David Bourget (Western Ontario)
David Chalmers (ANU, NYU)
Rafael De Clercq
Jack Alan Reynolds
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Synthese 181 (3):451-470 (2011)
Philip Kitcher has argued for a causal correspondence view of truth, as against a deflationary view, on the grounds that the former is better poised than the latter to explain systematically successful patterns of action. Though Kitcher is right to focus on systematically successful action, rather than singular practical successes, he is wrong to conclude that causal correspondence theories are capable of explaining systematic success. Rather, I argue, truth bears no explanatory relation to systematic practical success. Consequently, the causal correspondence view is not in a better position to explain success than the deflationary view; theories of truth are the wrong place to look for explanations of systematic practical success.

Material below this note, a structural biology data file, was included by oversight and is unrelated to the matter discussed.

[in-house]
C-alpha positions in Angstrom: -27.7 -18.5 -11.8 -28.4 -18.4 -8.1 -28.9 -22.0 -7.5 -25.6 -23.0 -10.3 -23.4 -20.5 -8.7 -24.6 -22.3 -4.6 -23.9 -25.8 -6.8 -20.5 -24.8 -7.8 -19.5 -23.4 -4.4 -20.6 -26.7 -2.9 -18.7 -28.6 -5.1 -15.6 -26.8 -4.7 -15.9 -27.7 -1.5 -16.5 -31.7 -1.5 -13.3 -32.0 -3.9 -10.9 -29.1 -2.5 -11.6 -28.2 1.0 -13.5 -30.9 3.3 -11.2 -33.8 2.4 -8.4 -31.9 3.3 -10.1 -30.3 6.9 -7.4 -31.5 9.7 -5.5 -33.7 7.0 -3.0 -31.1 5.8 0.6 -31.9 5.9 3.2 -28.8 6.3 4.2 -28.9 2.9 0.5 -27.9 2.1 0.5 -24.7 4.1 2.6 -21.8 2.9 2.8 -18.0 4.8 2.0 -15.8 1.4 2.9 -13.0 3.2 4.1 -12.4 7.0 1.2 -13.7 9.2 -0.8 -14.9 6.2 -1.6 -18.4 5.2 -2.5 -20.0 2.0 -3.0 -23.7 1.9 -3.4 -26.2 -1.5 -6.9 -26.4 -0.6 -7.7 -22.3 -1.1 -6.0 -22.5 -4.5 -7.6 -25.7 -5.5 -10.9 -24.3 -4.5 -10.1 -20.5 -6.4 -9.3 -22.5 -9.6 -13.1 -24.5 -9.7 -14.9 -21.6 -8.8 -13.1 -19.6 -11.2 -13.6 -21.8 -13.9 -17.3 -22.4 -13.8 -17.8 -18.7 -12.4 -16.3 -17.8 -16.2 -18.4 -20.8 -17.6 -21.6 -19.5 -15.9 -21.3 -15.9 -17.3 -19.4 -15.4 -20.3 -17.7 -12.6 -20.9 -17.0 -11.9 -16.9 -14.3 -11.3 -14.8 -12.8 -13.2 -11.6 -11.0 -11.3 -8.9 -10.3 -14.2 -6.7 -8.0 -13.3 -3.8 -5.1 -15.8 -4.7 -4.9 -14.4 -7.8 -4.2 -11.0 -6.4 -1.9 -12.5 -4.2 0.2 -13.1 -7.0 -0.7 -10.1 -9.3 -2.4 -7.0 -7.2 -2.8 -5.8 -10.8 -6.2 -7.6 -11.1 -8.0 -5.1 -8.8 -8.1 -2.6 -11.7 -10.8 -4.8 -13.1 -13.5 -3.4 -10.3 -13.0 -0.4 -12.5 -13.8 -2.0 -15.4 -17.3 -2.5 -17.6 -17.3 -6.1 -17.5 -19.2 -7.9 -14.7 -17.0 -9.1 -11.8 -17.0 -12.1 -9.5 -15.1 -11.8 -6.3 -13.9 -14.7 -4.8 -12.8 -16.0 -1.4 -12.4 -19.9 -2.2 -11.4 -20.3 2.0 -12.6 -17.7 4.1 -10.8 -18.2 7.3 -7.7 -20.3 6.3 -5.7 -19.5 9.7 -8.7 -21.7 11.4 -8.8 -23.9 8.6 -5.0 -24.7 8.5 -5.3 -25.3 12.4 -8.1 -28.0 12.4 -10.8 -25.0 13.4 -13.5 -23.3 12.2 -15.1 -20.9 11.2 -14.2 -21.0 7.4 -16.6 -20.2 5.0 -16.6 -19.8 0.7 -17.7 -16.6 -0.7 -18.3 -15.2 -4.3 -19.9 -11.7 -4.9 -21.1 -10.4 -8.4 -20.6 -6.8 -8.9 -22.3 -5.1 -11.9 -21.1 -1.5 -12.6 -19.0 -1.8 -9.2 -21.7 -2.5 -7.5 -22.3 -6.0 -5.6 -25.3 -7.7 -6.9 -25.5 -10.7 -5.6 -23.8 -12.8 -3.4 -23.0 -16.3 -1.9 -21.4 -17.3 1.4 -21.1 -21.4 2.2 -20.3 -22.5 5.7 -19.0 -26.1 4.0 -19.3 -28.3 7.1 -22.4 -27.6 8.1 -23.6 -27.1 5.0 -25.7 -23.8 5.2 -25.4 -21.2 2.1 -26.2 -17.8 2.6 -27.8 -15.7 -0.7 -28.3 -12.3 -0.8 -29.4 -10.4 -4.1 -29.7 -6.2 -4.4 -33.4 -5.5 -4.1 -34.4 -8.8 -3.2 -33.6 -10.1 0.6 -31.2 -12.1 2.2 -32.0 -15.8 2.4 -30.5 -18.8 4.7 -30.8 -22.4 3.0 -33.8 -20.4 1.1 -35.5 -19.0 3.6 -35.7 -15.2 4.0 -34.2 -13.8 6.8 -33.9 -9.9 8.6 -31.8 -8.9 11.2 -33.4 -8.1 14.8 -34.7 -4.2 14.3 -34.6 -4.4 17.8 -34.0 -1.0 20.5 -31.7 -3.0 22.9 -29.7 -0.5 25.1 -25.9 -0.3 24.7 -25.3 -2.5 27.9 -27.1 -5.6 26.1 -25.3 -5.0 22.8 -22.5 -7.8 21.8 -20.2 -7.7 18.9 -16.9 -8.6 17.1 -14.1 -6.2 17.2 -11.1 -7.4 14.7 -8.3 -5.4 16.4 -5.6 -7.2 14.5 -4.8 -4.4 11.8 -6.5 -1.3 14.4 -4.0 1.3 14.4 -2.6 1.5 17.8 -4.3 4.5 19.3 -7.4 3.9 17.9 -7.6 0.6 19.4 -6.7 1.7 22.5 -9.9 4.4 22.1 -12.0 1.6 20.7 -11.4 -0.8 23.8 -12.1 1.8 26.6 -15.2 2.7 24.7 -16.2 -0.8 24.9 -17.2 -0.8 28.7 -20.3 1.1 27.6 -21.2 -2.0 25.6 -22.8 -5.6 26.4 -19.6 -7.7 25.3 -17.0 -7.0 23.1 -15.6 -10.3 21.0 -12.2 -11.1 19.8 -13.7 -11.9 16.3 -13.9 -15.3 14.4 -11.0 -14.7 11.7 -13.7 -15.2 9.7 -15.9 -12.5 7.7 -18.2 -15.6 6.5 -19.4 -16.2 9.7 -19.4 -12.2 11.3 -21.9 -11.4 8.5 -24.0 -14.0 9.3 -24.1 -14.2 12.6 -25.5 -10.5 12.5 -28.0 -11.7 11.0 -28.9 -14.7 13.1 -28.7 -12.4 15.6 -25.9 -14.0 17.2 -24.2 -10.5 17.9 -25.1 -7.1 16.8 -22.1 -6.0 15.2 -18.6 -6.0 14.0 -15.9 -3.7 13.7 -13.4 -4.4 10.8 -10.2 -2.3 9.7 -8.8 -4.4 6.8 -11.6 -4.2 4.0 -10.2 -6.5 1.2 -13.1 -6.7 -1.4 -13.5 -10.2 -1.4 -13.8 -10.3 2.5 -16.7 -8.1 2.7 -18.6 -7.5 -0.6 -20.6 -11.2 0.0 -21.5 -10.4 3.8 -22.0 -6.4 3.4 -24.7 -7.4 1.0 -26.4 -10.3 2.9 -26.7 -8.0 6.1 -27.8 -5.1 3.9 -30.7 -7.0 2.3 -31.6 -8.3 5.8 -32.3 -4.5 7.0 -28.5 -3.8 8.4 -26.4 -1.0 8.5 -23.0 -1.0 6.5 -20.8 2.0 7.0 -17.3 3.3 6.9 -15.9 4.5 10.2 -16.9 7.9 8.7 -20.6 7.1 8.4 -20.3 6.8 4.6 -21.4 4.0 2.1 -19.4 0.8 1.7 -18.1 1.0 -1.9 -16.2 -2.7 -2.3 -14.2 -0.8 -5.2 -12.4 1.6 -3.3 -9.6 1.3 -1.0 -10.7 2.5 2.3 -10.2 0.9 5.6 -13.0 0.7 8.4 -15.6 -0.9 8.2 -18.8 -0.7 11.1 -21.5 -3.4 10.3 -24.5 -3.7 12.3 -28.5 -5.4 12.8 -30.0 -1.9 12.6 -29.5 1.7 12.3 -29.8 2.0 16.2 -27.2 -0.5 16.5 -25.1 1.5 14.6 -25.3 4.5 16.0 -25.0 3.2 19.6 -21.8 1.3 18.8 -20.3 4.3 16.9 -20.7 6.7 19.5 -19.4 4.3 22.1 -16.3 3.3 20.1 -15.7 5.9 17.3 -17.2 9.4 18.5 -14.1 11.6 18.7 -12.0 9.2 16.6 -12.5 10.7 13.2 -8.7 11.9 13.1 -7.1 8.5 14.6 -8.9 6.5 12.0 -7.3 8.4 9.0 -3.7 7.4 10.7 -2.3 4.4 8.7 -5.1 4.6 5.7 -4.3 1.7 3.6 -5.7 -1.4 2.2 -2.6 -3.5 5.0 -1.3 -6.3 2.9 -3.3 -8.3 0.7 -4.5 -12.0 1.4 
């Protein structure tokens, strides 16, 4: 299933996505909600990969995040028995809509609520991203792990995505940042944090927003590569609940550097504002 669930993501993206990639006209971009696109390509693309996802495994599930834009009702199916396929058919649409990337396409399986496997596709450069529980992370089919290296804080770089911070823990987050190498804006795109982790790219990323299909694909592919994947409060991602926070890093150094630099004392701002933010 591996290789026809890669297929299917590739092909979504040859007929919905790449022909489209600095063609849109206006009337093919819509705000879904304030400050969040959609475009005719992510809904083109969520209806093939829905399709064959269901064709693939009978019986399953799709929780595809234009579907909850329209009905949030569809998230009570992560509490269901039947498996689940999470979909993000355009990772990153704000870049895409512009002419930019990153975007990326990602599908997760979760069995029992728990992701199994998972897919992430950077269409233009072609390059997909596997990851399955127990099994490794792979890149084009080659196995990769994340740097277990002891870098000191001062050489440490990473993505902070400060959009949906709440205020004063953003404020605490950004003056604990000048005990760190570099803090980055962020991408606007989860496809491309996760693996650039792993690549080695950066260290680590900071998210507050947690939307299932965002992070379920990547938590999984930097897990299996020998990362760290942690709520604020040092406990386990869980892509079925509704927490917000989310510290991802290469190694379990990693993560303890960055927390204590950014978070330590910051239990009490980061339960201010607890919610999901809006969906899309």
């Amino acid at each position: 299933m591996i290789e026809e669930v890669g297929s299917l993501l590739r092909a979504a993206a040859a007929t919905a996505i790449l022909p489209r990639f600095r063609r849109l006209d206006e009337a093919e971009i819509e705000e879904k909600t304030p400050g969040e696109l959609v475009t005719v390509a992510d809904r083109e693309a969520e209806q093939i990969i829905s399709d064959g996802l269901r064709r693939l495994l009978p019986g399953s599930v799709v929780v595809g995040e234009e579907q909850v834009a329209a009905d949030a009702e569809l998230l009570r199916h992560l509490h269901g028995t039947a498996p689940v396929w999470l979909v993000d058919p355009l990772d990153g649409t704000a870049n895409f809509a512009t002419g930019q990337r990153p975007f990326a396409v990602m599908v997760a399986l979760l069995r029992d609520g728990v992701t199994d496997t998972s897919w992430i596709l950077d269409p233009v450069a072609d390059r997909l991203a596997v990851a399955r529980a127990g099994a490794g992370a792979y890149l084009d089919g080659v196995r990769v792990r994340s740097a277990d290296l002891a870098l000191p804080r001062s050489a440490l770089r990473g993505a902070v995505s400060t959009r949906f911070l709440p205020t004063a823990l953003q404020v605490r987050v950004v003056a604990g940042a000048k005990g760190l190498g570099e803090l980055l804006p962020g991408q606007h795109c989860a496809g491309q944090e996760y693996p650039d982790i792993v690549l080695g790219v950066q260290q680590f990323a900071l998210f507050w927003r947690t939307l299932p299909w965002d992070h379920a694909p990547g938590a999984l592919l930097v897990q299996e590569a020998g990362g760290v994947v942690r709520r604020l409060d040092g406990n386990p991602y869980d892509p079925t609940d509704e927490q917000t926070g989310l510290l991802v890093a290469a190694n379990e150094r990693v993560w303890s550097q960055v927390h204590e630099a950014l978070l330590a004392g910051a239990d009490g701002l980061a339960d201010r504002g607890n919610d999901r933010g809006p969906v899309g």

|Keywords||Kitcher Truth Deflationism Correspondence Success Action|
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Karen Bennett (2003). Why the Exclusion Problem Seems Intractable and How, Just Maybe, to Tract It. Noûs 37 (3):471-97.
Andy Clark (2001). Mindware: An Introduction to the Philosophy of Cognitive Science. New York: Oxford University Press.
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